Bah. Lawrence Lessig insists on using “data” as a strict plural in Code, and it’s driving me crazy to see “data are” and so forth. It basically causes a misparse, which totally breaks my stream of reading and throws me off.

It’s a collective noun now, no matter where it came from.

Incidentally, I’m posting this at 1:01, which in my file naming scheme becomes 0101. Highly appropriate for this post.


16 responses to “Data”

  1. I’ve got to disagree with you there. Data are plural. That’s what every science class I’ve ever taken has taught me. It annoys me to see people use it as singular (“data is” etc.) The singular is “datum.”

  2. *bzzt*


  3. You descriptive linguist you. I also really want to read some Lessig. (I’m currently reading my first James Bond novel.)

    Unrelatedly, the voicemail you left for me about GoF cracked me up. It was hilarious. :) How can you hate a friend who loves you so much? ::halo appears above Joanna’s head::

  4. Yes, I know what it used to be in general, and still is in science… but in the general usage it’s a collective noun.

    Data is collected and analyzed. You can look at an individual datum… but the data consists of some number of datums? ;o)

  5. The vast majority of English speakers have not taken Latin. All of you classicists out there need to suck it up and accept data and media as collective nouns, and octupi as the plural of octopus.

  6. I think it’s a little unfair of you to claim that people shouldn’t do the grammatically correct thing just because a lot of other people don’t. Things which are incorrect become correct (or at least not worth bothering about) all the time. Things which are correct becoming incorrect is a much, much slower process, and we are very much not there yet in this case.

  7. No, we need to accept octopuses as the plural of octopus. Hypercorrective Latinate pluralization is decidedly not okay when the supposed plural doesn’t exist in the first place.

  8. And for those of us who were taught it was a plural (long before I started latin, mind you), it throws us every time we see “data is”. There really isn’t a good solution, except the highly annoying one of never using data as the subject of a sentence, which I’ve actually done in academic papers, just to avoid the controversy.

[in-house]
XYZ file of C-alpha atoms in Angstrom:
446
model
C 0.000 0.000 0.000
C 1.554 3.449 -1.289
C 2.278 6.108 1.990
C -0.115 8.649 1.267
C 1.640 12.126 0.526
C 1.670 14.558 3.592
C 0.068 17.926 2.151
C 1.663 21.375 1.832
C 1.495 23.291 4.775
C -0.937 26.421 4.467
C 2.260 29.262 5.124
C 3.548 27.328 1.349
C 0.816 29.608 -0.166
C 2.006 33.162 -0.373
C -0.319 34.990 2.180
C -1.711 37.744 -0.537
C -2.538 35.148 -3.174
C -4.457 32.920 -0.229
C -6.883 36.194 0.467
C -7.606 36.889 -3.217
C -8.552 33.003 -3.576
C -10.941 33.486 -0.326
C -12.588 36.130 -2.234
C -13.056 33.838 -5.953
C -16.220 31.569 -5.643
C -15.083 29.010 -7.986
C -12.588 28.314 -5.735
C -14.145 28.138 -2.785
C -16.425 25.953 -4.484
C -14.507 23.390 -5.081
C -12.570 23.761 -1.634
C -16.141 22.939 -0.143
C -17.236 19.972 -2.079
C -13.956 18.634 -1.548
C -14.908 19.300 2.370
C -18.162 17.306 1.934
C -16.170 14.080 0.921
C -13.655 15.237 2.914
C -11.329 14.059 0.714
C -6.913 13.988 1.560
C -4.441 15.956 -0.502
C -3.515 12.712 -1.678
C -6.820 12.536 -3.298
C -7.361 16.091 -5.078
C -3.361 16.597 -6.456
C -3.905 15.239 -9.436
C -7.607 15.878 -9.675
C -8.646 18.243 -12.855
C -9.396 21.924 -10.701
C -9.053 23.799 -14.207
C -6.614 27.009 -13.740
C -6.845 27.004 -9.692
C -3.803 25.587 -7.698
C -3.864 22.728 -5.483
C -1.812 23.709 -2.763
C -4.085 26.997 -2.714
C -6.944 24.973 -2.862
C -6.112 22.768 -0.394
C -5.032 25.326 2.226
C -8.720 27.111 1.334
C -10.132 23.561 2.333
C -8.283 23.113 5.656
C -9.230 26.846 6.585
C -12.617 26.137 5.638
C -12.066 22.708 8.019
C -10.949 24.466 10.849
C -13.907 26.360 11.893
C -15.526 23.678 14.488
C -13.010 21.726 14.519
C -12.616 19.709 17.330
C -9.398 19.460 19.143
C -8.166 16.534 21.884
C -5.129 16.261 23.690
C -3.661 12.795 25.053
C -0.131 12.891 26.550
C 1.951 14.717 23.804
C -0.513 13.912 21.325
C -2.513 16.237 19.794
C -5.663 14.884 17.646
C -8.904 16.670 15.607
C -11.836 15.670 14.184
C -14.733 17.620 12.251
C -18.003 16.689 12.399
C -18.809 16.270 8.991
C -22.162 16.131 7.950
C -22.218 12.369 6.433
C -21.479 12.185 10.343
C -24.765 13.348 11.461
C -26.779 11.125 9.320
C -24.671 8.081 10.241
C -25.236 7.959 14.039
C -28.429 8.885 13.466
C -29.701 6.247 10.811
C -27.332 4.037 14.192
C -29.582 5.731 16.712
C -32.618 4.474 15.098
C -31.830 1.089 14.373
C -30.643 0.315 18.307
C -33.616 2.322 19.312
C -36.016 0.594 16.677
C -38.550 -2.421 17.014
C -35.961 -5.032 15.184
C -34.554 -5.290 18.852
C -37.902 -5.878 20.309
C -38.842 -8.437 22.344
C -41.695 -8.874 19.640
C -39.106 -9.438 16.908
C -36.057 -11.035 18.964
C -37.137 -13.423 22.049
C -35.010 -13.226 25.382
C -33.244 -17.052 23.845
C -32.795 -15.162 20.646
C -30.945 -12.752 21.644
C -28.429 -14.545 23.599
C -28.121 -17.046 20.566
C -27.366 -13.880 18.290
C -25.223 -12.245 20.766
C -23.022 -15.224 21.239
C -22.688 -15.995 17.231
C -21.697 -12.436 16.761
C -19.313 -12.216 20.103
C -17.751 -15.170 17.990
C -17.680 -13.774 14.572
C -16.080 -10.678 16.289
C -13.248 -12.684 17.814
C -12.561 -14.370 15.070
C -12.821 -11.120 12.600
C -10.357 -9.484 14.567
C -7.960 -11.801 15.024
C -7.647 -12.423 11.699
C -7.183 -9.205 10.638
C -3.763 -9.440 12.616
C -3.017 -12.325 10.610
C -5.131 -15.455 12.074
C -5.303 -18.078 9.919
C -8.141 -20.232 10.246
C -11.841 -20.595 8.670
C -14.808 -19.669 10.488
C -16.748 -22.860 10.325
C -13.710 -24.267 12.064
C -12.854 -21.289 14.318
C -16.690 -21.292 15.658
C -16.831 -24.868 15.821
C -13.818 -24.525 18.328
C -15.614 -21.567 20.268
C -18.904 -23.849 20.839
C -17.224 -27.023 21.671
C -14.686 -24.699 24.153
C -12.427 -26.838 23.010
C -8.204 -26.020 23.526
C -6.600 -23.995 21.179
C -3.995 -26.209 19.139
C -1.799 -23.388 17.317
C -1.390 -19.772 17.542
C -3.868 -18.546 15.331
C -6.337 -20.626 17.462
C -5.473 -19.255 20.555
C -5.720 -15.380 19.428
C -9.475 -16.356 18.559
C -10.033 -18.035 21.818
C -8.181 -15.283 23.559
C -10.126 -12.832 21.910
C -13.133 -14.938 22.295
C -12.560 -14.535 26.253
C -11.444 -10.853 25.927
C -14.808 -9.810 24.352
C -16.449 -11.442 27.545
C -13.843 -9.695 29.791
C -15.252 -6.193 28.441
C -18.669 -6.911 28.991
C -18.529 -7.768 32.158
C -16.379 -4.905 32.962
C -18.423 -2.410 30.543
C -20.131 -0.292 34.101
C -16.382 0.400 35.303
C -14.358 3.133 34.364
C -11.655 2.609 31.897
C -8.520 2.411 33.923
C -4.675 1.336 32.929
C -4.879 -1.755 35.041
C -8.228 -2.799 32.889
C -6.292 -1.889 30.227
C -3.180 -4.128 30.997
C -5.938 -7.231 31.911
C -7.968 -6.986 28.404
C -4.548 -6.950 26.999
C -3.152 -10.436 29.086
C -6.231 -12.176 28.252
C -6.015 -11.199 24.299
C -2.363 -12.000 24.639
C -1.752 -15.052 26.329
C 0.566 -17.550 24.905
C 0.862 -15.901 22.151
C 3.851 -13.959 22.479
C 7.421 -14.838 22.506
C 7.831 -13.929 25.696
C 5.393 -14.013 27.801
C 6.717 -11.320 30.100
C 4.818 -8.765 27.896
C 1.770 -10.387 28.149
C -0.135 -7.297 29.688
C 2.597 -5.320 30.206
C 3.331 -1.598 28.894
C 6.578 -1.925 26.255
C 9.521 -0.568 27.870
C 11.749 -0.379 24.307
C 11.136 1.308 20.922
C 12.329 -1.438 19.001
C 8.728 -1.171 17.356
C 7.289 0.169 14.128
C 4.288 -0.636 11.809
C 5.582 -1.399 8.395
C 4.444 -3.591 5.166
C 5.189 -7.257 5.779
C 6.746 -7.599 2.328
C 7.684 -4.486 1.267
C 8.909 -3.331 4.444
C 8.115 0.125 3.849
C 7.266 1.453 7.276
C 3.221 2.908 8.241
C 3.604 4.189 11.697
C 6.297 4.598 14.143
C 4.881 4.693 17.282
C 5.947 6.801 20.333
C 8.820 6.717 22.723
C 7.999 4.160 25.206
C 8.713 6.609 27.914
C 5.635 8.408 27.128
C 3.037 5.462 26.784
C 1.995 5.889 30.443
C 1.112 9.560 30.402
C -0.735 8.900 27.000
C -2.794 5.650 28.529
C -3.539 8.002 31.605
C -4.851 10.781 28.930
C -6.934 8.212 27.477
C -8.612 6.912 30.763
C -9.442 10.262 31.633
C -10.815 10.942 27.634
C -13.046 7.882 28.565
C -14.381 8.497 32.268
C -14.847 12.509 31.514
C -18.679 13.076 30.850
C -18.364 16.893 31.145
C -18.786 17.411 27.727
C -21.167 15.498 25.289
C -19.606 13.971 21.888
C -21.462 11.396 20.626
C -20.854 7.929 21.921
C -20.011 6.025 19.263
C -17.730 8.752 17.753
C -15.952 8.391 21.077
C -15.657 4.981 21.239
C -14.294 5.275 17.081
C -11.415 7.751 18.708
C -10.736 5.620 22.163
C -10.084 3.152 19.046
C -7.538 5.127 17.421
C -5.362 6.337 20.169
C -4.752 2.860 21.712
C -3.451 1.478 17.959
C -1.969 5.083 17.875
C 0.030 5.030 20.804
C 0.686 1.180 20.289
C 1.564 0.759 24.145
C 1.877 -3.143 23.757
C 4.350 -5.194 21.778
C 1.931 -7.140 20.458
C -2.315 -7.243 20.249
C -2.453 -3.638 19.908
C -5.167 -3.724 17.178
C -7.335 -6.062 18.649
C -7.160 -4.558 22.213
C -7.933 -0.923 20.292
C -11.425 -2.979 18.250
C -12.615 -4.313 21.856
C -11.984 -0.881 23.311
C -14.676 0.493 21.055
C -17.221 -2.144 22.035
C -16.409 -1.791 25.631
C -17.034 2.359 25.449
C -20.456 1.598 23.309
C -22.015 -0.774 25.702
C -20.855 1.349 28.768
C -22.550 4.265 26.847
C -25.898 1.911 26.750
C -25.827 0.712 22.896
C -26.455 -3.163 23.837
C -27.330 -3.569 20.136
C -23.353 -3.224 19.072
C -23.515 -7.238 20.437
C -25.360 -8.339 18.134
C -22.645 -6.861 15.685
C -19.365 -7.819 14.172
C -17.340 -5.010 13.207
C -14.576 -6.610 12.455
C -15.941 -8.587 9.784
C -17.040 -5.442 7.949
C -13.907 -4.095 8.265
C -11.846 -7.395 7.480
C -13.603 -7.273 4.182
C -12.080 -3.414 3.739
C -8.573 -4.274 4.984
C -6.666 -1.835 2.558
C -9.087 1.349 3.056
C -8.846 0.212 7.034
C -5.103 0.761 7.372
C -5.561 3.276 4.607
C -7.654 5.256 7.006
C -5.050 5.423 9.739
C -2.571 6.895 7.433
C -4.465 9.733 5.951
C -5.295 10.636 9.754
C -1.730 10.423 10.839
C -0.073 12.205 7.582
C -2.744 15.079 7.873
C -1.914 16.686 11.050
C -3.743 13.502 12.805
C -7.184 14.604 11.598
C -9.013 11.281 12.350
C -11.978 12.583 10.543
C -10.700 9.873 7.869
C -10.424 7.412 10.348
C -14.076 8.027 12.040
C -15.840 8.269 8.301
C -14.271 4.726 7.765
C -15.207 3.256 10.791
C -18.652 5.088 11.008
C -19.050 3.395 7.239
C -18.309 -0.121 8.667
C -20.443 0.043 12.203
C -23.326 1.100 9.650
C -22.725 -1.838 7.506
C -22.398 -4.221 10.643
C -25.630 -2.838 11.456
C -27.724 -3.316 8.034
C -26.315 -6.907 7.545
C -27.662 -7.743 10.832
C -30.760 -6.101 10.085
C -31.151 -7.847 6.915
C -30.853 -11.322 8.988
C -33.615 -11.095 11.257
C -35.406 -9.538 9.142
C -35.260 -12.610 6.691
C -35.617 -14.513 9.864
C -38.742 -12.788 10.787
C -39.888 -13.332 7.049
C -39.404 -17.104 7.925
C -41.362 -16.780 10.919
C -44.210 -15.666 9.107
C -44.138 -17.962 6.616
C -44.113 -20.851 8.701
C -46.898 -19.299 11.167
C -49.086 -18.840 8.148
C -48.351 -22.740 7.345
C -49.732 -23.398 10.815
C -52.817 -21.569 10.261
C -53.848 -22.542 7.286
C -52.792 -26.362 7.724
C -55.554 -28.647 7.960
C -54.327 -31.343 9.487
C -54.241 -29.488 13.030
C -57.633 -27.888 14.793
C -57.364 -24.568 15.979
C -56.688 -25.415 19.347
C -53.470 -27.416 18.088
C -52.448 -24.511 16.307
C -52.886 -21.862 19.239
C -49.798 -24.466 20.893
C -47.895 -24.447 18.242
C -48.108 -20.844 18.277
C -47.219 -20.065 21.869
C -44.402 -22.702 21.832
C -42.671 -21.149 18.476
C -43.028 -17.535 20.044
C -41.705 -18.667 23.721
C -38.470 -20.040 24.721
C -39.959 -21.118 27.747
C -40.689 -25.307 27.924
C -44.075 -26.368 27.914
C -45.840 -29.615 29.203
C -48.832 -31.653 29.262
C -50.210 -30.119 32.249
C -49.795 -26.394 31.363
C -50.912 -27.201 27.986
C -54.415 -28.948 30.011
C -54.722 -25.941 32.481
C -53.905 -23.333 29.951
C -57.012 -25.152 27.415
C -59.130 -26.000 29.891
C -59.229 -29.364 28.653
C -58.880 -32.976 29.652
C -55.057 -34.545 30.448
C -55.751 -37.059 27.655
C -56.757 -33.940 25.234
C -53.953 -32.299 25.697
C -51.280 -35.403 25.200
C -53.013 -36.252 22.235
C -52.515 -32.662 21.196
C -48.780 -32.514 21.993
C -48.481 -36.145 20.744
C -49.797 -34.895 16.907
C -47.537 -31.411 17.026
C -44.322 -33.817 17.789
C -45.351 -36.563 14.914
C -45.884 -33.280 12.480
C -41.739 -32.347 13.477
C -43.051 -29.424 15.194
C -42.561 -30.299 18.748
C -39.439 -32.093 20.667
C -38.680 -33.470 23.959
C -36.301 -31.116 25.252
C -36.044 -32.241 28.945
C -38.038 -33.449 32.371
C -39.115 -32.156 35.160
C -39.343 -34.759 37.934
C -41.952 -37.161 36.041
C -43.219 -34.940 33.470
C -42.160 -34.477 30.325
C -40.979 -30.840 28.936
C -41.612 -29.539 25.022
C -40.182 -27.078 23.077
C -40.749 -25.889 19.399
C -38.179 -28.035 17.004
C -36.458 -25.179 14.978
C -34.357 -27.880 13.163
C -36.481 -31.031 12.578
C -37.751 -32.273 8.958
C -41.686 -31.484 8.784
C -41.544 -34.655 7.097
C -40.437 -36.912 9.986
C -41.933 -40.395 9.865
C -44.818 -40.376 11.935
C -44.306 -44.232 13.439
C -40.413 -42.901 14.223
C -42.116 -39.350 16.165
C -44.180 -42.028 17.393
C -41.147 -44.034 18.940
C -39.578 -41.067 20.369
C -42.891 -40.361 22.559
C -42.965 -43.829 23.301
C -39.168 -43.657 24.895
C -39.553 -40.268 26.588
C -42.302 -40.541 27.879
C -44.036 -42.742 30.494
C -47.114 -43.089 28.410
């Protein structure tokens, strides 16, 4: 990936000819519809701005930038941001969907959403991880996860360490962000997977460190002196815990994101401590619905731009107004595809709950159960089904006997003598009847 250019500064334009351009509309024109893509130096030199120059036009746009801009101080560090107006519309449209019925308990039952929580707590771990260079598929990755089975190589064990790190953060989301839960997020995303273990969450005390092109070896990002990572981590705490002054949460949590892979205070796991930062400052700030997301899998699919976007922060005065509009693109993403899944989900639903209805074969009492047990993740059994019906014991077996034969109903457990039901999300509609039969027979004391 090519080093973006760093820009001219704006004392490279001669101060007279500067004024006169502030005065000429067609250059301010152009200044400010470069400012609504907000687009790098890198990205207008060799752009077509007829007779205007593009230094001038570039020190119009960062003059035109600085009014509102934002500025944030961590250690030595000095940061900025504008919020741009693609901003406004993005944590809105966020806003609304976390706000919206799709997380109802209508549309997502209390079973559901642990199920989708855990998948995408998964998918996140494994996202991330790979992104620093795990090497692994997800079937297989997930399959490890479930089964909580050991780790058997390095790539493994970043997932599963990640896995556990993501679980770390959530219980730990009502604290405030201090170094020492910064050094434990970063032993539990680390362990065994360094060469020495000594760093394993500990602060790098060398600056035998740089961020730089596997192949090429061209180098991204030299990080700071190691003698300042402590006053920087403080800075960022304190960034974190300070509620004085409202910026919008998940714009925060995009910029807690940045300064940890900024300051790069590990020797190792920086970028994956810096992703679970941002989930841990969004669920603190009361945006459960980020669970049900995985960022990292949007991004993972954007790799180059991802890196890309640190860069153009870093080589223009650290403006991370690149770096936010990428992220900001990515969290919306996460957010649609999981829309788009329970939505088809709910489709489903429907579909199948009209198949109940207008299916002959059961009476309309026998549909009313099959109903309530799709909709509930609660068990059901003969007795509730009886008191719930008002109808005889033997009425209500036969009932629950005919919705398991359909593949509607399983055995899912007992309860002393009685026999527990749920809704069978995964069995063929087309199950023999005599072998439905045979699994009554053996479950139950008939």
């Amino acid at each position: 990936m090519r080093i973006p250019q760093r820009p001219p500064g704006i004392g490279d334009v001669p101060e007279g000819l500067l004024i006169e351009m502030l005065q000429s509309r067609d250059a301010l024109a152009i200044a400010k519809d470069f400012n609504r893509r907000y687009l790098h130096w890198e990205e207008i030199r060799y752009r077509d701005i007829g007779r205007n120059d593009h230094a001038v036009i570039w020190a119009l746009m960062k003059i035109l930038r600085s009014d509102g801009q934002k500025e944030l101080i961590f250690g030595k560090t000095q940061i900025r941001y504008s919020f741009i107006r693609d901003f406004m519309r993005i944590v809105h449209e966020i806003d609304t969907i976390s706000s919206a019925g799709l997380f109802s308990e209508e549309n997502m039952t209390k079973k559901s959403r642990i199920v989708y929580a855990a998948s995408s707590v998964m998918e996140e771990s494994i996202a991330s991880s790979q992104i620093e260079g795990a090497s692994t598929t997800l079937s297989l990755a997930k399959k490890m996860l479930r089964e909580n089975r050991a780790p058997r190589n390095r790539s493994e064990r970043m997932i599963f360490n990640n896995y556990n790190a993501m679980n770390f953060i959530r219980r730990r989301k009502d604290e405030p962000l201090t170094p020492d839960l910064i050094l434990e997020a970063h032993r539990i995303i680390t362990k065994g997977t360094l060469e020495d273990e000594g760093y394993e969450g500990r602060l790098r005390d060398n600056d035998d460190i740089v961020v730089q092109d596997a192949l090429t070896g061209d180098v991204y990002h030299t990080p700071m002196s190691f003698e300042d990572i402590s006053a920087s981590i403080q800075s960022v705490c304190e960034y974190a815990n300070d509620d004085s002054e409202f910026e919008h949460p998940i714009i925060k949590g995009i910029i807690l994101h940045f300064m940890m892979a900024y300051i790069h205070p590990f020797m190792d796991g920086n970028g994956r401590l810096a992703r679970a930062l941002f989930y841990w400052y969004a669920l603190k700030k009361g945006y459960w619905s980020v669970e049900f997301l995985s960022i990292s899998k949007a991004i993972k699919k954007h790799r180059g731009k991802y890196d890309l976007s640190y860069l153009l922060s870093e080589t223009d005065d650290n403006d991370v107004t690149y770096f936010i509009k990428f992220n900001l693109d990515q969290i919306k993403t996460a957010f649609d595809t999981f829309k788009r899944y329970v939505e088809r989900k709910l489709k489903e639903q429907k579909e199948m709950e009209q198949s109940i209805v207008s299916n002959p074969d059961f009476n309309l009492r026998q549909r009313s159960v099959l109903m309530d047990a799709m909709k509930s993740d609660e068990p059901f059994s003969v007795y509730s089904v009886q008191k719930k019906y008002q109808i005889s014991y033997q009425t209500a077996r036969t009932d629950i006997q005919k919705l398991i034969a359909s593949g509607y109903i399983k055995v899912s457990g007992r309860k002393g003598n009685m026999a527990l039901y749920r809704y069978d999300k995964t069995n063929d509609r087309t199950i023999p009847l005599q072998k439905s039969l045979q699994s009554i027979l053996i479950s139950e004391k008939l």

9. There really isn’t a good solution, except the highly annoying one of never using data as the subject of a sentence, which I’ve actually done in academic papers,

    You could go one further, and never use data at all in an academic paper, but then I think you’ve crossed the realm from “science” to “popular science” :-)

  10. I’ve never taken Latin either.

    I find that “media” is a much more egregious error, however, since its singular form is also commonly used!

  11. Data IS a Star Trek character!

    That was funnier in my head. :)

    – Kelsey.

  12. Although I think that “media” used as a collective noun to refer to, for example, the press as a whole is different, i.e. “the media is reporting…” is correct.

  13. I’ve never taken Latin and frankly don’t give a hoot what the correct Latin form is. I happen to like octopi as a plural because it’s easier to say than octopuses (or whatever the alternative would be). However, you are still wrong about data, unless referring to the character on Star Trek. I don’t know what they teach you over there in CS, but in biology I would have gotten points taken off had I turned in a paper using “data” as singular. Of course, the Swarthmore Bio department is the ultimate authority on language ;)

  14. I’ve been told it’s “octopodes” based on the origin (Greek). Though the dictionary includes “octopuses” and “octopi” as valid plurals, but not “octopodes,” so basically, the lesson here is that word origin accounts for zilch.

  15. You know, there’s a difference between writing a scientific paper without data and writing a scientific paper without “data”.

  16. I should pay attention to my Friend Of list… I didn’t know you had a new username.

Nurd Up!